OBIT DEVITO

A photo provided via The Four Seasons shows members of the band early in their career, from left: Bob Gaudio, Frankie Valli, Nick Massi and Tommy DeVito.

Tommy DeVito, an original member of the Four Seasons, the close-harmony quartet that rocketed to fame in the early 1960s with “Sherry” and other hits and earned new generations of fans when the Broadway musical “Jersey Boys” told a semi-factual version of the group’s story, died on Monday in Henderson, Nevada. He was 92.

Frankie Valli and Bob Gaudio, the two surviving original members of the group, announced his death. A spokeswoman for Valli said the cause was the novel Coronavirus. DeVito had moved to Las Vegas decades ago after leaving the Four Seasons in 1970.

Growing up in difficult circumstances in his native New Jersey, DeVito was, in his own words, “a hell-raiser” as a youth, but he found a purpose with music. He formed a band called the Variety Trio with one of his brothers and Nick Massi, who would become the fourth member of the Four Seasons when that group coalesced in about 1960. (Massi died in 2000 at 73.)

The key component, though, was Valli, with his falsetto vocals. In a 2008 interview with the music publication Goldmine, DeVito recalled that his trio performed regularly at a bar in Belleville, New Jersey, when Valli, a teenager six years younger than him, would sneak in to watch them play. He and the other band members knew Valli from the neighborhood and knew that he had pipes.

“I’d call him up to the stage and let him sing,” DeVito said. “He’d get off right away, because he wasn’t really supposed to be in there; he was underage.”

Before long Valli was part of the group, which went through name and lineup changes before becoming the Four Seasons. “Sherry,” the group’s breakout hit, topped the charts in 1962, and a stream of hits followed, including “Walk Like a Man” (1963) and “Rag Doll” (1964).

DeVito didn’t entirely shed his hell-raiser past; he ran up debts, for one thing, and caused tensions within the group. In 1970 he was either forced out, as some accounts say, or left because the pressures of touring had disagreed with him, as he explained it.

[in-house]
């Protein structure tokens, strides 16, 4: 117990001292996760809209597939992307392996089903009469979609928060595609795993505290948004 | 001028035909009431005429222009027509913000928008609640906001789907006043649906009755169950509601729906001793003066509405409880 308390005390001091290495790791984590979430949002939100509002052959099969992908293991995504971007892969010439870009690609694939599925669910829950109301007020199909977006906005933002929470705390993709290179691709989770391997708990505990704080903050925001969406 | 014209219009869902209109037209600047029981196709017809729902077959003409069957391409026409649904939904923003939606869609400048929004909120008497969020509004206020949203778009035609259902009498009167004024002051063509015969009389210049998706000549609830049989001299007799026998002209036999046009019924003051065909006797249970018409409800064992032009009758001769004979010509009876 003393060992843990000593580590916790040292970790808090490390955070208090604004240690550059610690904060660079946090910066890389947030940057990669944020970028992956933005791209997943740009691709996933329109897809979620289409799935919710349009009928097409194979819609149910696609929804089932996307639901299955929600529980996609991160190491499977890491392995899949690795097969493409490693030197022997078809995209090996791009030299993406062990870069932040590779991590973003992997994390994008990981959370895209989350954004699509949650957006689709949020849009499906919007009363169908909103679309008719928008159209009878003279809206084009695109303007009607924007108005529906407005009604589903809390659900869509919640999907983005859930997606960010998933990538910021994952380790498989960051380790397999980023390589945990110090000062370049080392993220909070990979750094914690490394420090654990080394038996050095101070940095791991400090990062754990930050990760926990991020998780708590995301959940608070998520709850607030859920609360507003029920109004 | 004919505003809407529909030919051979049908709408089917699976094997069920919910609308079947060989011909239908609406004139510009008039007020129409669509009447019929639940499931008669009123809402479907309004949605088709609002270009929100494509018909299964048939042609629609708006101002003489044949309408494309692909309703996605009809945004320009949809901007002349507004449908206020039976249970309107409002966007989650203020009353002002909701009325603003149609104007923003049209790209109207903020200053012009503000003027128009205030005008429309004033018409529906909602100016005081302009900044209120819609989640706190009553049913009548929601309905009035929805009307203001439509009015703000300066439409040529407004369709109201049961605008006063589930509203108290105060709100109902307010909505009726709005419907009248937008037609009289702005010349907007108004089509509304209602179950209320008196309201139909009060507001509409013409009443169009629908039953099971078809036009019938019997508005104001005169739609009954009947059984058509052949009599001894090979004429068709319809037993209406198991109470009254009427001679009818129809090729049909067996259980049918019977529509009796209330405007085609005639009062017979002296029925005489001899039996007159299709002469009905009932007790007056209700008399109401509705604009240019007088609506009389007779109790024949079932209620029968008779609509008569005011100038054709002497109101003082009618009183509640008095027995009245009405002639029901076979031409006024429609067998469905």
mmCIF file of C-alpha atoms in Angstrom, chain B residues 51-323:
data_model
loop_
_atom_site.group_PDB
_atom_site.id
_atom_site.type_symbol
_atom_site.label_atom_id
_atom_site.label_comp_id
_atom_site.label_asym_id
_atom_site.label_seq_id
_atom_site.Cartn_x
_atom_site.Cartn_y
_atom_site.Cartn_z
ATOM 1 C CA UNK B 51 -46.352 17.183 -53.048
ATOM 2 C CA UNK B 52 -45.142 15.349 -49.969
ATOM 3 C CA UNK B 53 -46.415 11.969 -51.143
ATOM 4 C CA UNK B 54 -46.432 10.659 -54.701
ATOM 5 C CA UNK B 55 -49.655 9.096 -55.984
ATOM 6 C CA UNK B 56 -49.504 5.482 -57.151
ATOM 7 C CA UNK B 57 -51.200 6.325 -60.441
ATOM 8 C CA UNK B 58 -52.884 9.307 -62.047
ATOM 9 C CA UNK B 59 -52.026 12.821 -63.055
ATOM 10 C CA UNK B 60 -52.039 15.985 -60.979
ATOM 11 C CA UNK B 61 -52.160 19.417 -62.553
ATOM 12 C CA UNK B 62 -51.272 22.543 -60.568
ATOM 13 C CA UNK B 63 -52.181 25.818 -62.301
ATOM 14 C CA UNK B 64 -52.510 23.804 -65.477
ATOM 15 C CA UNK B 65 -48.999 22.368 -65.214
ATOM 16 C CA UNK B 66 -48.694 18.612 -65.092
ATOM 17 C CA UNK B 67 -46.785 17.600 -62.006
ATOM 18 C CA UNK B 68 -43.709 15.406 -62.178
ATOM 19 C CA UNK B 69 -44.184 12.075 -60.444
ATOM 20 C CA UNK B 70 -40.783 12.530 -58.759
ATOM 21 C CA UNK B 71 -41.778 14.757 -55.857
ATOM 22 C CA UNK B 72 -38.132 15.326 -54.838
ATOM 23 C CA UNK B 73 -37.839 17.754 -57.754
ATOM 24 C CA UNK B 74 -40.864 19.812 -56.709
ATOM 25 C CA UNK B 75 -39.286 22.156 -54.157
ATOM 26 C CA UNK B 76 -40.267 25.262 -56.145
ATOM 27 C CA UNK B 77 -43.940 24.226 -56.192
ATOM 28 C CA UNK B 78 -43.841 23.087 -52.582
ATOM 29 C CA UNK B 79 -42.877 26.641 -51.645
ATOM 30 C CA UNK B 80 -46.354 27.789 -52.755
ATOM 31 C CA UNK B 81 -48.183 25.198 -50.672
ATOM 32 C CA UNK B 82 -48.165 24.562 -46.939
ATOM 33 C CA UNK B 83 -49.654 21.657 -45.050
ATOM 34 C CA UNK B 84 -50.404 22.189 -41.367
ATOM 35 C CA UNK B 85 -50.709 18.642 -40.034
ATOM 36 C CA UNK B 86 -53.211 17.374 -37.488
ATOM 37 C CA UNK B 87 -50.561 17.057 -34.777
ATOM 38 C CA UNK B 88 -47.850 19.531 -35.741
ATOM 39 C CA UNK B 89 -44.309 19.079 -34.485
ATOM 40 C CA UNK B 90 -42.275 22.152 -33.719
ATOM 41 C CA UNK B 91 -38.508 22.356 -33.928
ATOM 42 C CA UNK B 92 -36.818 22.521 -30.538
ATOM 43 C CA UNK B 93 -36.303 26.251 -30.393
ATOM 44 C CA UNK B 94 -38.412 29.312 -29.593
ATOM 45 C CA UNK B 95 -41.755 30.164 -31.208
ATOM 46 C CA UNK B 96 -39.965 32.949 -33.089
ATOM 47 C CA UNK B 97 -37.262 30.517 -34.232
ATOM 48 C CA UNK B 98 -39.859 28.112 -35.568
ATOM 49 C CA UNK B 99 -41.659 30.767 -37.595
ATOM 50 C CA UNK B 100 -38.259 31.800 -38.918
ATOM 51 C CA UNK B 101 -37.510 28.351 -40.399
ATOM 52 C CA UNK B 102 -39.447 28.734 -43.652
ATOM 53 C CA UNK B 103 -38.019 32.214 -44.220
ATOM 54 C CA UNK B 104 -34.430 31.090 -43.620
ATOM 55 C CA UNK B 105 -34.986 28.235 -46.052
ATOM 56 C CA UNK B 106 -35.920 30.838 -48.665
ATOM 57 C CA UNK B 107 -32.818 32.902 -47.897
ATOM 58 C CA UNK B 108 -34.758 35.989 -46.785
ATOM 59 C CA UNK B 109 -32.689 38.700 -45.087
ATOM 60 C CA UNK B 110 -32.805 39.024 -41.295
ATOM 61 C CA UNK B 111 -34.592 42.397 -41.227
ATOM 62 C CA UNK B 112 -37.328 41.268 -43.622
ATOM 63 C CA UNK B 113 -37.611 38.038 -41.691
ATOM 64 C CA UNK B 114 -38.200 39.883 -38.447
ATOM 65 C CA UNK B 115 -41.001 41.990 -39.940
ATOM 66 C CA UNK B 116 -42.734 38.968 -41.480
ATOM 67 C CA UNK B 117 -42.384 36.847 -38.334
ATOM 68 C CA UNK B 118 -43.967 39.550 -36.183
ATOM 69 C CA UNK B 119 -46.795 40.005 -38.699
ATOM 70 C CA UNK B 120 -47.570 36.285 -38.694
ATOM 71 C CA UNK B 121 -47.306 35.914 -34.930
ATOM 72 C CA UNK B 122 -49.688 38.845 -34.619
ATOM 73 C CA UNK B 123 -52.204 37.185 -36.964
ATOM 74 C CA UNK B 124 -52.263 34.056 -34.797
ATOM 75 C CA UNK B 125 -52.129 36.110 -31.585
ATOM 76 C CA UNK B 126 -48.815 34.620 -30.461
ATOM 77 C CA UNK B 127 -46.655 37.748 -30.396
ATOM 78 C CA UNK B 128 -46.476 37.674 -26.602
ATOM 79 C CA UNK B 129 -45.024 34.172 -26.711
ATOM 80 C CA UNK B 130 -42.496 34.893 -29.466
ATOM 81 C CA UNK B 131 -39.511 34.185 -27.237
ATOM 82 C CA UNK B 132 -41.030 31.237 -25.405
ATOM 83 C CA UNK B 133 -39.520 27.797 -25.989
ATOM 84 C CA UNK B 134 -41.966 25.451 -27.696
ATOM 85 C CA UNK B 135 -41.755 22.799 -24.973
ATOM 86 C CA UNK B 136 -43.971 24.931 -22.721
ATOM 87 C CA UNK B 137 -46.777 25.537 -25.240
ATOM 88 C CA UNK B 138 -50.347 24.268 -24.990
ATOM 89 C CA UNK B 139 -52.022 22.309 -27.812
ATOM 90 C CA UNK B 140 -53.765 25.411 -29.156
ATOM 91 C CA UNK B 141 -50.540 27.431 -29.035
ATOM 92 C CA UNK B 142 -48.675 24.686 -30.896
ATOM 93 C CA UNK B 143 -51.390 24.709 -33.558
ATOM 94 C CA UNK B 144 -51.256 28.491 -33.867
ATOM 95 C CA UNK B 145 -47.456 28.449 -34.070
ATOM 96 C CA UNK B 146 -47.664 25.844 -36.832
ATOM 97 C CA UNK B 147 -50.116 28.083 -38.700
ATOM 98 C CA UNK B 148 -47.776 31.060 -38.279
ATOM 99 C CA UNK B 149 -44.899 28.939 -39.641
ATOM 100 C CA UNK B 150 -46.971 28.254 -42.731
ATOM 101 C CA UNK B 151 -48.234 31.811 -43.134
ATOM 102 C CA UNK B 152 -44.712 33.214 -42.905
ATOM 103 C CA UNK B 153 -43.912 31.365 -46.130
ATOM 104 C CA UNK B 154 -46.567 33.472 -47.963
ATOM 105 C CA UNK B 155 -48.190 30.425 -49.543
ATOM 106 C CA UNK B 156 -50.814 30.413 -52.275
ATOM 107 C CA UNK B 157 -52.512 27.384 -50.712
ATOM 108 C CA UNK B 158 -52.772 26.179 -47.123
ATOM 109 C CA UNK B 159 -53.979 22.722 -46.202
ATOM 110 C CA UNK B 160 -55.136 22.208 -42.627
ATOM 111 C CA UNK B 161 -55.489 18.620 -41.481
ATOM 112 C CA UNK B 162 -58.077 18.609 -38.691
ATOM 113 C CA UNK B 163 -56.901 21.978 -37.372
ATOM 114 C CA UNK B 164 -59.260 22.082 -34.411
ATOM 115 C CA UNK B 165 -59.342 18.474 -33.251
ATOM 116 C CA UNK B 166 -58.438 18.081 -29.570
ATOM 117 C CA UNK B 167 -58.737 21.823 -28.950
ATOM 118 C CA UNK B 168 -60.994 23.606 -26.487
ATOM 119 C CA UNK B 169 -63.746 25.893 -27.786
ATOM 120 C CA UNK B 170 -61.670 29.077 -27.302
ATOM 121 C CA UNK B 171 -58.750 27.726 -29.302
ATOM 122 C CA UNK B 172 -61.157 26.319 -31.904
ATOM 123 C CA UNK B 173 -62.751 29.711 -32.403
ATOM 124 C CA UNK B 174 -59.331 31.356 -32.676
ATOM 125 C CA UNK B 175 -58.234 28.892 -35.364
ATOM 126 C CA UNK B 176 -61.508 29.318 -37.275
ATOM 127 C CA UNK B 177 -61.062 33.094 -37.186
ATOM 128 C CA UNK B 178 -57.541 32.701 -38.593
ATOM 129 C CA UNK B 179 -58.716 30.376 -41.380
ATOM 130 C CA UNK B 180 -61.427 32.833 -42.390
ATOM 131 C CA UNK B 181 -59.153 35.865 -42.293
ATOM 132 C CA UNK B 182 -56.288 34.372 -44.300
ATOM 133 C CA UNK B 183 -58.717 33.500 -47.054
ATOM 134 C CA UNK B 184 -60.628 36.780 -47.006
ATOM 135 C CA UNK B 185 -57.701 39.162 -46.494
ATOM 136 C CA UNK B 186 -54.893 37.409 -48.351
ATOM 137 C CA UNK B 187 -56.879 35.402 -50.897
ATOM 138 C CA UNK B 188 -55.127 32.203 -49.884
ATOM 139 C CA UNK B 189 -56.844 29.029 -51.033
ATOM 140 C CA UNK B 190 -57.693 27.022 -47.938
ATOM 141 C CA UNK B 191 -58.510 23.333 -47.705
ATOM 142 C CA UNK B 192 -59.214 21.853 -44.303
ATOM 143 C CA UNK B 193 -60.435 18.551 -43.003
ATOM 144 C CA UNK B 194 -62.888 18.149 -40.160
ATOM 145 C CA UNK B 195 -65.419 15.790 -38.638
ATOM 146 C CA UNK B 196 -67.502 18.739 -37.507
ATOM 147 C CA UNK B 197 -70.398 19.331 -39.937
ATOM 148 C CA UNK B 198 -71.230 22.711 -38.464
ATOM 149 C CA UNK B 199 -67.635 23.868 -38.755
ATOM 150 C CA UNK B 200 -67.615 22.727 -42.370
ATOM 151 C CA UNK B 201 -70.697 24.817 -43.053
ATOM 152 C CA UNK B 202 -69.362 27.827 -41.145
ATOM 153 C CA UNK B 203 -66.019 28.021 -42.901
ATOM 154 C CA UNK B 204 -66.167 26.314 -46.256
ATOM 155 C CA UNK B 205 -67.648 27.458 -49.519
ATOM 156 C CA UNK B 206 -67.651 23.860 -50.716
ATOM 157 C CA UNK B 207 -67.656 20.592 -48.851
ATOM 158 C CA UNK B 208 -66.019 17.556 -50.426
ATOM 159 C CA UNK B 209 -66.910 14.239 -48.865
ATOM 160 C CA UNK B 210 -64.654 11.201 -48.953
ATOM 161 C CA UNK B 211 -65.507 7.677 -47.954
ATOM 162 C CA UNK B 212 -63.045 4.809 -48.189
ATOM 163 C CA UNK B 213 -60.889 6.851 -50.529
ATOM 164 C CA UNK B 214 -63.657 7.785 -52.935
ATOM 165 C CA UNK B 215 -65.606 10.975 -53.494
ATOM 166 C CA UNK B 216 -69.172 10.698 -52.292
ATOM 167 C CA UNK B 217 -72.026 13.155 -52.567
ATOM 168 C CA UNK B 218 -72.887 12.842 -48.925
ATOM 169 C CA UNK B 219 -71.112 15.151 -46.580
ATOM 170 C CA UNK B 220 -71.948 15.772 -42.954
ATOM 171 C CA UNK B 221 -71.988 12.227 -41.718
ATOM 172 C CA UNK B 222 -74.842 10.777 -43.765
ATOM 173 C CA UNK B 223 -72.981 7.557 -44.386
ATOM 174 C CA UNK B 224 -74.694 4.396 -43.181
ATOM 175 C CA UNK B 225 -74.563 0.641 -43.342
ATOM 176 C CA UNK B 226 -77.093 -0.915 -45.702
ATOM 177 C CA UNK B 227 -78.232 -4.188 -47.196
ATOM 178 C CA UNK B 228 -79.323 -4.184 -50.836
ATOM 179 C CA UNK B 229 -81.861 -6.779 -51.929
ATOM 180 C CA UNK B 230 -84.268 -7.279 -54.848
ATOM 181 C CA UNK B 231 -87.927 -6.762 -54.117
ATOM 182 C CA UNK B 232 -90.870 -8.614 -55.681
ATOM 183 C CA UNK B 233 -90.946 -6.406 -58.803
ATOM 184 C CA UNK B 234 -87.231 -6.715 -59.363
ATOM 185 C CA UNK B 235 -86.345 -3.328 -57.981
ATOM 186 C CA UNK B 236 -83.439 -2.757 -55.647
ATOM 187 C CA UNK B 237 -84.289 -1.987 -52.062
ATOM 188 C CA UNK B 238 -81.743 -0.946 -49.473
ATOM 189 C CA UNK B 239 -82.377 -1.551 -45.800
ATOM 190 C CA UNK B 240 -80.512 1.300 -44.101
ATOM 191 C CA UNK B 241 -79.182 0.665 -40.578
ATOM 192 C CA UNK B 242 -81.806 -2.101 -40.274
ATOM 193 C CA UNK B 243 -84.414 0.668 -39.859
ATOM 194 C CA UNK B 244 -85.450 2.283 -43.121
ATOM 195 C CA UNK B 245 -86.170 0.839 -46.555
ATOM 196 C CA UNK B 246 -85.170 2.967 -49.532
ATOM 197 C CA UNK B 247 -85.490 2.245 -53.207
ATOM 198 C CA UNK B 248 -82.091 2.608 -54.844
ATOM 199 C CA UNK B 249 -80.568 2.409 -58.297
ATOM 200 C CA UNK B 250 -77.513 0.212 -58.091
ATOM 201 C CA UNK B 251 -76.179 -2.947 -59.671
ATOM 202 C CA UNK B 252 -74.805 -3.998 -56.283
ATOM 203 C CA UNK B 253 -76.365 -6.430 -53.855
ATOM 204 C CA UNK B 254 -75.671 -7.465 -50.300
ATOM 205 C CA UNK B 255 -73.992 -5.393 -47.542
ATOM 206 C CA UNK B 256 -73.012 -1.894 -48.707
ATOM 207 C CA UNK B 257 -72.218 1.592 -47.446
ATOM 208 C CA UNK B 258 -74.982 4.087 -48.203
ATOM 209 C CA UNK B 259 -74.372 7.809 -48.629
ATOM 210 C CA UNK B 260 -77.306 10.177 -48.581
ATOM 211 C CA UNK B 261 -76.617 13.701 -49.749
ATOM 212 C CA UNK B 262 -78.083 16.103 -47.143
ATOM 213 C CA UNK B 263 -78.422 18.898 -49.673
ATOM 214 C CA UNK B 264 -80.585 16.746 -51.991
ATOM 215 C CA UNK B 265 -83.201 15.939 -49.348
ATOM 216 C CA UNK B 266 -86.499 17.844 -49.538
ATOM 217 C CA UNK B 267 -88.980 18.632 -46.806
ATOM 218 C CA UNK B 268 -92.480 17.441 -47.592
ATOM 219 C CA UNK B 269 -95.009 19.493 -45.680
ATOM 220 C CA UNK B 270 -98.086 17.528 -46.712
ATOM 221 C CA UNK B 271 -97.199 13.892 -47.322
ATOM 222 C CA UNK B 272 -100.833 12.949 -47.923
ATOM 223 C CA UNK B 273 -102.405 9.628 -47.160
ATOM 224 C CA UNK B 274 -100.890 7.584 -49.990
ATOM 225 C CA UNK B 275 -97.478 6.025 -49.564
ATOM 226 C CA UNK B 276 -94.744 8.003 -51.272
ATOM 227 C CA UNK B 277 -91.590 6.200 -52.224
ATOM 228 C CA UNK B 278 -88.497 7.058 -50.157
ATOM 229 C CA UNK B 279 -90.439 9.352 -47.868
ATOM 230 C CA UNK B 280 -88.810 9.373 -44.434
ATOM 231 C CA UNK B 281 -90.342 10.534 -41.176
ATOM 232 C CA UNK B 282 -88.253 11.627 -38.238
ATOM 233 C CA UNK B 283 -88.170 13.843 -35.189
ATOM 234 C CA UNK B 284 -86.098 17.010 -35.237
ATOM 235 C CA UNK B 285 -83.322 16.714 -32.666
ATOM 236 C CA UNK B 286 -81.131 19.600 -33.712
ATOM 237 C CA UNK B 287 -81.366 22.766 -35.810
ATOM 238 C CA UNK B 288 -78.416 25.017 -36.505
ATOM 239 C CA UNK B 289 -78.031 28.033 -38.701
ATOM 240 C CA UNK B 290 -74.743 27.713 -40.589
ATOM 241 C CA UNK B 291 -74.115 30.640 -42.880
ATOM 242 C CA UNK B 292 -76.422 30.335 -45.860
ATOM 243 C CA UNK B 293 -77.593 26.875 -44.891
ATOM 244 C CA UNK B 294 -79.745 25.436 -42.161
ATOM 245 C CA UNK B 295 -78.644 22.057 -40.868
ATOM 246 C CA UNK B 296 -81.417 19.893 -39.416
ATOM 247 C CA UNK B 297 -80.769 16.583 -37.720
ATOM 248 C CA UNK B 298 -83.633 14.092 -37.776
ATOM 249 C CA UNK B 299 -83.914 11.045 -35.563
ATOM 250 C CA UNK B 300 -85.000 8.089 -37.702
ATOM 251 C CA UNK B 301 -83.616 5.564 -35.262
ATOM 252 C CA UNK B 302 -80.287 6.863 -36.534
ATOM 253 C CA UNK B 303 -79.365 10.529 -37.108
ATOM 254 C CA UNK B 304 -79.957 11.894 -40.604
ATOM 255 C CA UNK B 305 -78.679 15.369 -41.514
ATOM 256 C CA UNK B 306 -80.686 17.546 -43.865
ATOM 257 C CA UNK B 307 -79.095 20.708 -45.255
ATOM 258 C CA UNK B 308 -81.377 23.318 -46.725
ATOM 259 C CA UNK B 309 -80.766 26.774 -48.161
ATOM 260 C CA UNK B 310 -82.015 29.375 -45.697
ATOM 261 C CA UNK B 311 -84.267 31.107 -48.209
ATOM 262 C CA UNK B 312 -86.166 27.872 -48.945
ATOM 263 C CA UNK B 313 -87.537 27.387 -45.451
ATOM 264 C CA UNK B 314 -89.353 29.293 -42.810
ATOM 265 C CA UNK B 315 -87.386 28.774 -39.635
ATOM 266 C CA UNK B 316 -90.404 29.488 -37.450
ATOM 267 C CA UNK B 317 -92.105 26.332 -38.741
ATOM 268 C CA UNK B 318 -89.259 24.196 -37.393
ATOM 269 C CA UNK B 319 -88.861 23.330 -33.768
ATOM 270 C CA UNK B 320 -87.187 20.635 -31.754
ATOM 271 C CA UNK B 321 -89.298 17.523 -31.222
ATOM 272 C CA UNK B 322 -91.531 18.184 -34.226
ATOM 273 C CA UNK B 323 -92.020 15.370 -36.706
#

He quickly burned through whatever money he had from the group’s heyday and took jobs working in casinos and cleaning houses to get by.

Actor Joe Pesci, a friend since childhood (whose character in Martin Scorsese’s “Goodfellas” is named for DeVito), had lived with DeVito for a time before he was famous, and once Pesci broke through, he repaid the favor, helping DeVito out and getting him bit parts in movies, including “Casino” (1995), also directed by Scorsese.

DeVito also had some success as a record producer and recorded an album of Italian folk songs.

Seeing a version of himself portrayed in “Jersey Boys” was startling, he said. But he was comfortable with the show, which he described as “about 85% true to life.”

“When you first see yourself being played, you look at the actor, who is Christian Hoff, and say: ‘Do I look like that? Did I talk like that? Was I really a bad guy?’” he told Goldmine. “And I was. I was pretty bad when I was a kid. There’s a lot of things I’d never do today that I did back then as a kid.”

Gaetano DeVito was born on June 19, 1928, in Belleville, the youngest of nine children. When he was still too small to hold a guitar, he borrowed an older brother’s and tried playing it while it was lying on the floor. His brother discovered him, he told The Star-Ledger of Newark in 2005, and gave him first a beating and then a counterintuitive warning.

“Now that I’ve seen you doing it,” he recalled his brother saying, “every time I come home and I don’t see you practicing, that’s a beating.”

The large DeVito family shared a flat with an uncle during the Depression, a difficult time.

“You did anything to survive,” DeVito told The Las Vegas Sun in 2008. “You’d steal milk off of porches.”

He left school after eighth grade and started playing in local establishments for modest amounts, getting into scrapes with the law from time to time. “Jersey Boys” implies that he was somehow connected to organized crime, but that was an exaggeration, he said, done for the sake of the story.

“I was never part of the mob,” he said. “They might have asked me to play a private party or something, but they paid me for it. Mostly they asked me to do benefits.”

Information on his survivors was not immediately available.

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